The Government is under increasing pressure to include over 1m freelancers, contractors and self-employed in COVID-19 support, after a Treasury Select Committee report voiced its concerns about those enduring financial hardship.
In its publication ‘Economic impact of coronavirus: Gaps in support’, the Treasury Select Committee, that includes former Financial Secretary to the Treasury, Mel Stride, focused on the groups ineligible for the Coronavirus Job Retention Scheme (CJRS) and the Self-employment Income Support Scheme (SEISS).
Despite welcoming the Government intervention, the Committee concluded that the haste at which these packages were rolled out has “resulted in some hard edges in policy design and some critical gaps in provision.”
Include dividends in CJRS, advises Committee
Most notably, the Treasury Select Committee identified the approximate 710,000 limited company contractors as one group in need of state support. As things stand, contractors do not qualify for the SEISS, while the CRJS does not count dividends, with PAYE salary only recognised.
While both the Prime Minister and the Chancellor have accepted that limited company contractors aren’t fully supported by the CJRS, at the time of writing little has been done to cater for these individuals’ specific needs.
The Government is reluctant to acknowledge dividends in the furlough scheme because it believes there is “no way of identifying which dividends people receive are in lieu of wages, and which are simply a return on capital, either in their own company or as a general investment.”
However, lobbying-body for contractors, IPSE, has suggested ways to stop fraudulent claims, which the Treasury Select Committee described as a “ready made solution”.
It entails HMRC requesting information regarding the proportion of dividends coming from company profits and from other sources. As the report states: “HMRC would reserve the right to investigate claims and, if it was later found that applicants had inflated their figures, HMRC would reclaim the support with penalties.”
The Committee said it accepts this approach may require “significant resources”, but regardless, it urged the Government to “accept and implement this proposal. While it will have immediate cost implications, it could mitigate future economic scarring and safeguard future tax revenues.”
This report also highlighted that hundreds of thousands of people new to self-employment, self-employed workers with profits of £50,000 and over, and agency workers engaged on short-term contracts also fall between the cracks.
Newly self-employed need support “quickly”
ONS figures suggest roughly 150,000 self-employed people who started businesses after April 2019 do not qualify for the SEISS, which will pay two taxable grants equating to 80% (up to £7,500) and 70% (up to £6,570) of monthly trading profits.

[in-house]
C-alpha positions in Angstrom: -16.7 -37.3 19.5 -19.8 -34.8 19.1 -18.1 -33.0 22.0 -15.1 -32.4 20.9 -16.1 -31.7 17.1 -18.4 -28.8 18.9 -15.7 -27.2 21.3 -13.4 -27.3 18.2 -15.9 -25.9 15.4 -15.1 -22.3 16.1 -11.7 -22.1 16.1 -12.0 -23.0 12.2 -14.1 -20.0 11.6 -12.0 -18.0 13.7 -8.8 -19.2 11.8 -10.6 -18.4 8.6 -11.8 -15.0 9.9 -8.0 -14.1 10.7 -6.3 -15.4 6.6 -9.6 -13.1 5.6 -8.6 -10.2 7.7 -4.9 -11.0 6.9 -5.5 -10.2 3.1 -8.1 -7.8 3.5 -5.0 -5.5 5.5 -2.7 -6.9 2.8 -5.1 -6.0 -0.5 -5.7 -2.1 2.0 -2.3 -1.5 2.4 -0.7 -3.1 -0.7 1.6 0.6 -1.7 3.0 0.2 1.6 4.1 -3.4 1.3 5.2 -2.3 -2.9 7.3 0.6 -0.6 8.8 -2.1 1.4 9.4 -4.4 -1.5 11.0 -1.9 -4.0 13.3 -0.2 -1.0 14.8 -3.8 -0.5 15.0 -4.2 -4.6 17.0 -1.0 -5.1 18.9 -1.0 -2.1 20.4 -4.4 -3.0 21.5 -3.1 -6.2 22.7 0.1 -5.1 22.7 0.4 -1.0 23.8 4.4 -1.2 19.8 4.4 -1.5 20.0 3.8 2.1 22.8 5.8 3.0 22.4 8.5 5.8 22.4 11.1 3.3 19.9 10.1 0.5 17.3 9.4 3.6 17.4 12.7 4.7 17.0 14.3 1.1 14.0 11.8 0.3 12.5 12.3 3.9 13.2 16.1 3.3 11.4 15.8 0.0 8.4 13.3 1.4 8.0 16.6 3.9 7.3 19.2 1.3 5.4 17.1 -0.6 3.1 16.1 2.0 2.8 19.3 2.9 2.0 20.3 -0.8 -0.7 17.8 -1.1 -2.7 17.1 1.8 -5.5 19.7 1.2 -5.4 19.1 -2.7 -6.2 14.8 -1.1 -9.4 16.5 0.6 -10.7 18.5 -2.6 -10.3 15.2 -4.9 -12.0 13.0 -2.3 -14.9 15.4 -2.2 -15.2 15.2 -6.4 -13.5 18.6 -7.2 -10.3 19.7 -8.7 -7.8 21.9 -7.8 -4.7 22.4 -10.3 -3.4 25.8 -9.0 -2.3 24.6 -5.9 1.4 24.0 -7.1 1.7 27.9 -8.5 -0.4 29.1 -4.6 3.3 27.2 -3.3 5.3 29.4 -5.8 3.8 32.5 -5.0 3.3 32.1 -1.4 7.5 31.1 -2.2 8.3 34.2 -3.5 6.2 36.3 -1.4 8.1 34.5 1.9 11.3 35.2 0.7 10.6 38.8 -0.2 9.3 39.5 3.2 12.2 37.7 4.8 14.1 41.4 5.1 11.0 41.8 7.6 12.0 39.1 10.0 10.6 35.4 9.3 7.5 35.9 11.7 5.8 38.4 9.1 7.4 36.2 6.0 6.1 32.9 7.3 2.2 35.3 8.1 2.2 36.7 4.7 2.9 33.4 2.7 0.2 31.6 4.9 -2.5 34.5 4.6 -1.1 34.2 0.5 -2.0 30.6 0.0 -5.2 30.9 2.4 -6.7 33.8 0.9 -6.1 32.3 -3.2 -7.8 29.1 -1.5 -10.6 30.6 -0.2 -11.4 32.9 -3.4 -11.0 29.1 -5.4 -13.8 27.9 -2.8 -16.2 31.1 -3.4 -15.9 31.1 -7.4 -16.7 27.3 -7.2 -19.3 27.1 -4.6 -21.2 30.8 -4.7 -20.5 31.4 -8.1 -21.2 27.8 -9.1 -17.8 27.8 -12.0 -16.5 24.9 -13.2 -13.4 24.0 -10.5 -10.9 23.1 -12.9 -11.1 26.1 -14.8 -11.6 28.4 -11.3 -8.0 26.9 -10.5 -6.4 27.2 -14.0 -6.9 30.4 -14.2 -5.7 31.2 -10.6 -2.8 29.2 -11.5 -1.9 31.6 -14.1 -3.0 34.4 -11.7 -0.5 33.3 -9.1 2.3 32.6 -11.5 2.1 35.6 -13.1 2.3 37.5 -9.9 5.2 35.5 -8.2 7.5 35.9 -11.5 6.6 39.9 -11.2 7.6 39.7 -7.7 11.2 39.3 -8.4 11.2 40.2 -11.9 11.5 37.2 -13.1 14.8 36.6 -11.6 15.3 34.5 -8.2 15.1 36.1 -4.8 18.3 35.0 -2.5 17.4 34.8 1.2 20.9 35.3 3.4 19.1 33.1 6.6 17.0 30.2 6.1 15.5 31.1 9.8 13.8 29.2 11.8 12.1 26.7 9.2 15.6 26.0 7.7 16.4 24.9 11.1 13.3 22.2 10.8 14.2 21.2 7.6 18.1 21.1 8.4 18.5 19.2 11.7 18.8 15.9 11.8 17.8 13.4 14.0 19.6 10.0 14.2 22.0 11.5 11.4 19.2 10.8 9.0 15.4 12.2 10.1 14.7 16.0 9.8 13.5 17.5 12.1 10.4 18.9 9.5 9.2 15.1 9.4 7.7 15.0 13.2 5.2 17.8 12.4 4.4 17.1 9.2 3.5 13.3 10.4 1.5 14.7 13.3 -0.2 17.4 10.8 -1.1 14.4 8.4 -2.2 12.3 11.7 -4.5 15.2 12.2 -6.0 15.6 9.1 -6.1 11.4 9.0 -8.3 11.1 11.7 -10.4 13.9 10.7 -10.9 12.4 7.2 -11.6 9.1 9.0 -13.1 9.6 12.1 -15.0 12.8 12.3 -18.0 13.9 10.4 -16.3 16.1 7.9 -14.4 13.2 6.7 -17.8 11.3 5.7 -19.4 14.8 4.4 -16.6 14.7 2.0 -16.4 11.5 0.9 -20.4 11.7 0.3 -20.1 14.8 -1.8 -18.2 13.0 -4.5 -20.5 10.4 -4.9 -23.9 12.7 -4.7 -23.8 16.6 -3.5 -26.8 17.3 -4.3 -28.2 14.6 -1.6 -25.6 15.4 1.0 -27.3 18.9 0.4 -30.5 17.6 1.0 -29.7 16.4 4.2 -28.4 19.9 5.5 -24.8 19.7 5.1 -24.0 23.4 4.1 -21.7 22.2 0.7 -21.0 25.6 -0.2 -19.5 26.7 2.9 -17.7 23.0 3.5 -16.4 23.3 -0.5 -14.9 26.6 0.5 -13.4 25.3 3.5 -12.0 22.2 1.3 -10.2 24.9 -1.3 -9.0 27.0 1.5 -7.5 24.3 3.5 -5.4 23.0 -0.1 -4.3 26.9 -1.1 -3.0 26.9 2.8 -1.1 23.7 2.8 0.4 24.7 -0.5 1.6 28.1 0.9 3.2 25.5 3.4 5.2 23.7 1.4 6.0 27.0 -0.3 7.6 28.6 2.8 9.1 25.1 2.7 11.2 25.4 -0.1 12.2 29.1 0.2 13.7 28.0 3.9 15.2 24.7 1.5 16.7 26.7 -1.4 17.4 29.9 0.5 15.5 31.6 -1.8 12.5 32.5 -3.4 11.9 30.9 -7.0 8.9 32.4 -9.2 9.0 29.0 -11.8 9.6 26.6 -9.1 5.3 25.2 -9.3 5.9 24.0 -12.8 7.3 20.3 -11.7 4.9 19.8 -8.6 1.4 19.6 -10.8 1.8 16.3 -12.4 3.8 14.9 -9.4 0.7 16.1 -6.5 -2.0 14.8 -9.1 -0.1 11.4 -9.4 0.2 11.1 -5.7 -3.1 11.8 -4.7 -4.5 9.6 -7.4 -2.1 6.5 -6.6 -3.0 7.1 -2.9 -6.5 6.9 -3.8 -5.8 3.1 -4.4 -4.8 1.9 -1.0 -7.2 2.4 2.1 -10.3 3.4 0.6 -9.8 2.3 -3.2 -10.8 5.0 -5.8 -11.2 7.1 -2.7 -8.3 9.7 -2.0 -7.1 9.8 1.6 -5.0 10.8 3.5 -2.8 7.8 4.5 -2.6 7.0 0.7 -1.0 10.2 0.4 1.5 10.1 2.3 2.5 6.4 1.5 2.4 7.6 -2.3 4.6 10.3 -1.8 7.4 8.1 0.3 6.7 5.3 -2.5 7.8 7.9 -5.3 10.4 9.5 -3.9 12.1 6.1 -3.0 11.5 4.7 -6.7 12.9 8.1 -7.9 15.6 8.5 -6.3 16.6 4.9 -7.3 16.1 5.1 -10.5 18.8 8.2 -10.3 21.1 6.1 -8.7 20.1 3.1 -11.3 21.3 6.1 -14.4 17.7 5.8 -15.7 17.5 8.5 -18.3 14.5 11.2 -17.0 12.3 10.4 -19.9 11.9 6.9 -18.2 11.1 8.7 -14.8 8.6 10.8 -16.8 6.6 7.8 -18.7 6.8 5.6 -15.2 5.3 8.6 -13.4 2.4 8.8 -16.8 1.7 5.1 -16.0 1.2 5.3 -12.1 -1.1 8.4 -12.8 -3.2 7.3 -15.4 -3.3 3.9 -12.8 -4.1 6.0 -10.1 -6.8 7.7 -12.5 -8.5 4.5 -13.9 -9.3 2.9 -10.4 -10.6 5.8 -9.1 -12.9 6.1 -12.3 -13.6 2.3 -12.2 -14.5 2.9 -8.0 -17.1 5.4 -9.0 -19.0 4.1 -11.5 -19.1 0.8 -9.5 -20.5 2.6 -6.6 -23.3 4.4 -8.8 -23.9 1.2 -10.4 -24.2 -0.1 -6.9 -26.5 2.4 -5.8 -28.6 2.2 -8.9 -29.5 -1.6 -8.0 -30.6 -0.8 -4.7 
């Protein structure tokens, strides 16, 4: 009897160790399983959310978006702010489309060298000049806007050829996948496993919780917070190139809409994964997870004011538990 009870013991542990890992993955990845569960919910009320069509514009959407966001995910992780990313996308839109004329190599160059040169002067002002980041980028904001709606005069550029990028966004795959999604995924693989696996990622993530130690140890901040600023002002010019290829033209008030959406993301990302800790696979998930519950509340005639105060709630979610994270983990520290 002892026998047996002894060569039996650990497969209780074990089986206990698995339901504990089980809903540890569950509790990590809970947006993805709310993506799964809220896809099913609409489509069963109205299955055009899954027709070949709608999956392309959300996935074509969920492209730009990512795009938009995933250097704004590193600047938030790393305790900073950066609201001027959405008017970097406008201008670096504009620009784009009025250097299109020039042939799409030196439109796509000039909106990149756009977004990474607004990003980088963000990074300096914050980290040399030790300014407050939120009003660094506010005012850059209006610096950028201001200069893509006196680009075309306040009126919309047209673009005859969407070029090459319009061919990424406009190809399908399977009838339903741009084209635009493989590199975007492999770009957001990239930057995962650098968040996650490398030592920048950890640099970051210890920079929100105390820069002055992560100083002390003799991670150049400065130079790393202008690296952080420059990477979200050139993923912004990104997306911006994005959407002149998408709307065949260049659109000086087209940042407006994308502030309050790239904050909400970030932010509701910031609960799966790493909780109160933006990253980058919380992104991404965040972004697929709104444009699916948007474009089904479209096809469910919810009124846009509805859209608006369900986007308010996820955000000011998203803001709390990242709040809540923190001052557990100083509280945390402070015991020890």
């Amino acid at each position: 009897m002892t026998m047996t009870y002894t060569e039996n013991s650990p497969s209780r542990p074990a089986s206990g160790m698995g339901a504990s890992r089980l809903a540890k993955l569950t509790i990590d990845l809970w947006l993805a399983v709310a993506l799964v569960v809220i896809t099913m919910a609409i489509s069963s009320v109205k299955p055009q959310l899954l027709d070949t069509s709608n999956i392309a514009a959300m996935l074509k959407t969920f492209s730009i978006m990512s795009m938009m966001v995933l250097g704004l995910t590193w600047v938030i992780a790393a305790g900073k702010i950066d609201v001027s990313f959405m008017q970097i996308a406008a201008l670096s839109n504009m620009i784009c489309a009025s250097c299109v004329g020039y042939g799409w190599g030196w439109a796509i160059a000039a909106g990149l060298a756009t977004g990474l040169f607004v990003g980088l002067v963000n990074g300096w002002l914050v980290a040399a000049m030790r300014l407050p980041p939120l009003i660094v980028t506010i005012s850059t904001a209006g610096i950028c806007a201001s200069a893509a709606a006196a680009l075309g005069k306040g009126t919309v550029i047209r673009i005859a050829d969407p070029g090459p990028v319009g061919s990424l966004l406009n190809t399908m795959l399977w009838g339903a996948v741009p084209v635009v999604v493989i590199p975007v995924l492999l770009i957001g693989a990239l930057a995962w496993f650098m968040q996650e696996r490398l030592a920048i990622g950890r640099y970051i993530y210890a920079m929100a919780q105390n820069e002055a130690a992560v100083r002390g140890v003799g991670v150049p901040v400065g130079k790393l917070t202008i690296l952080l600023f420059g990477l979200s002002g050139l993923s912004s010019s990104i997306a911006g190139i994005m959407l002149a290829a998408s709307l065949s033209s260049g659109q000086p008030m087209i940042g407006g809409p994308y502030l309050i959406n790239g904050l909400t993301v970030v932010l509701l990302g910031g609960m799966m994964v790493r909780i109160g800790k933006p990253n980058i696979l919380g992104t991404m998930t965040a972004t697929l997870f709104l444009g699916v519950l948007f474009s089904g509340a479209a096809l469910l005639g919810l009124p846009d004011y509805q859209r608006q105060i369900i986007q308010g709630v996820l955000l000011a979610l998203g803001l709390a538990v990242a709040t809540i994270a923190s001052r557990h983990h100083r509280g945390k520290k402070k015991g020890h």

The Government says this is to prevent fraud. However, the Select Committee is of the view that the situation needs addressing and advised the Chancellor to “undertake an urgent review to see how it can extend support to those newly self-employed who are unable to benefit from the SEISS.”
Calls to remove SEISS’s £50,000 cap
That self-employed workers with average trading profits of £50,000 or more cannot claim for the SEISS was also highlighted by the Select Committee. The Government’s argument is that those earning above this threshold had an income on average of £200,000 in the 2018/19 tax year. However, the report believes these figures have been “skewed” by very high earners.
Given there is no equivalent cut-off point to the CJRS, the Government has been encouraged to “tackle the cliff edge that exists in the design of the SEISS by removing the £50,000 cap.” It then suggests that people with profits “just above” this amount should be deemed eligible.
“Not right” that PAYE freelancers overlooked
The final group missing out on COVID-19 support are freelancers working on short-term PAYE contracts. According to the report, it “cannot be right” that anywhere up to 780,000 people working this way are not covered by either Government scheme. While it’s not clear how many are currently facing financial difficulties, the Select Committee referenced seasonal staff and freelancers working television and theatre as some of those impacted.
There are a number of reasons why these workers may not qualify for either the CJRS or the SEISS, including: the individual not being in contract at the designated cut-off date, self-employment not making up more than half of their income, employers unable to afford to keep the worker engaged until the CJRS kicked in or the employer not wanting to furlough them.
With this in mind, the report recommends that the Government “gives this group access to financial support that equates to 80 per cent of their average monthly income earned in the first 11 months of the 2019–20 tax year, based on their PAYE tax record in year. This support should be available up to a total of £2,500 per month (as for salaried employees).”
While many independent workers have welcomed the recommendations made by the Select Committee, whether any of them will materialise remains to be seen. As always, Qdos will keep you updated.
Qdos provides leading tax support and tax liability insurance for freelancers, contractors and the self-employed. From tax advice, protection and a number of vital business insurance policies, we offer a range of trusted services to the UK’s growing independent workforce.
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